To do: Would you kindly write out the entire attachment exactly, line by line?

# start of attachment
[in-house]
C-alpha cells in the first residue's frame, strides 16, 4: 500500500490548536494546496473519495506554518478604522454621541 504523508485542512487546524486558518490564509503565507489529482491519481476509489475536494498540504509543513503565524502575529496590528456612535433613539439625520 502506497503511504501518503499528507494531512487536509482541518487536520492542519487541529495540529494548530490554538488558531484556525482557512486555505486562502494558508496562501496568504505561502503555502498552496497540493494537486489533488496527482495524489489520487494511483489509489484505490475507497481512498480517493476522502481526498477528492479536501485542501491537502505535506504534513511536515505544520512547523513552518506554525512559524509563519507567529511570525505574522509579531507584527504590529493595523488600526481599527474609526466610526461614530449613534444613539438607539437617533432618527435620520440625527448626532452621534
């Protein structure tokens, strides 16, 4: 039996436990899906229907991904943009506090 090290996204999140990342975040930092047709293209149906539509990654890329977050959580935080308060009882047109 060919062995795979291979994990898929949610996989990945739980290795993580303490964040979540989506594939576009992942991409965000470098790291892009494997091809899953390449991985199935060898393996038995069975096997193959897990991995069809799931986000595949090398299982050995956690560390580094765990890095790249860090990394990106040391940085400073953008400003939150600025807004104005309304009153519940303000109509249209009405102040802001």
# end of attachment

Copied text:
[in-house]
C-alpha cells in the first residue's frame, strides 16, 4: 500500500490548536494546496473519495506554518478604522454621541 504523508485542512487546524486558518490564509503565507489529482491519481476509489475536494498540504509543513503565524502575529496590528456612535433613539439625520 502506497503511504501518503499528507494531512487536509482541518487536520492542519487541529495540529494548530490554538488558531484556525482557512486555505486562502494558508496562501496568504505561502503555502498552496497540493494537486489533488496527482495524489489520487494511483489509489484505490475507497481512498480517493476522502481526498477528492479536501485542501491537502505535506504534513511536515505544520512547523513552518506554525512559524509563519507567529511570525505574522509579531507584527504590529493595523488600526481599527474609526466610526461614530449613534444613539438607539437617533432618527435620520440625527448626532452621534
């Protein structure tokens, strides 16, 4: 039996436990899906229907991904943009506090 090290996204999140990342975040930092047709293209149906539509990654890329977050959580935080308060009882047109 060919062995795979291979994990898929949610996989990945739980290795993580303490964040979540989506594939576009992942991409965000470098790291892009494997091809899953390449991985199935060898393996038995069975096997193959897990991995069809799931986000595949090398299982050995956690560390580094765990890095790249860090990394990106040391940085400073953008400003939150600025807004104005309304009153519940303000109509249209009405102040802001």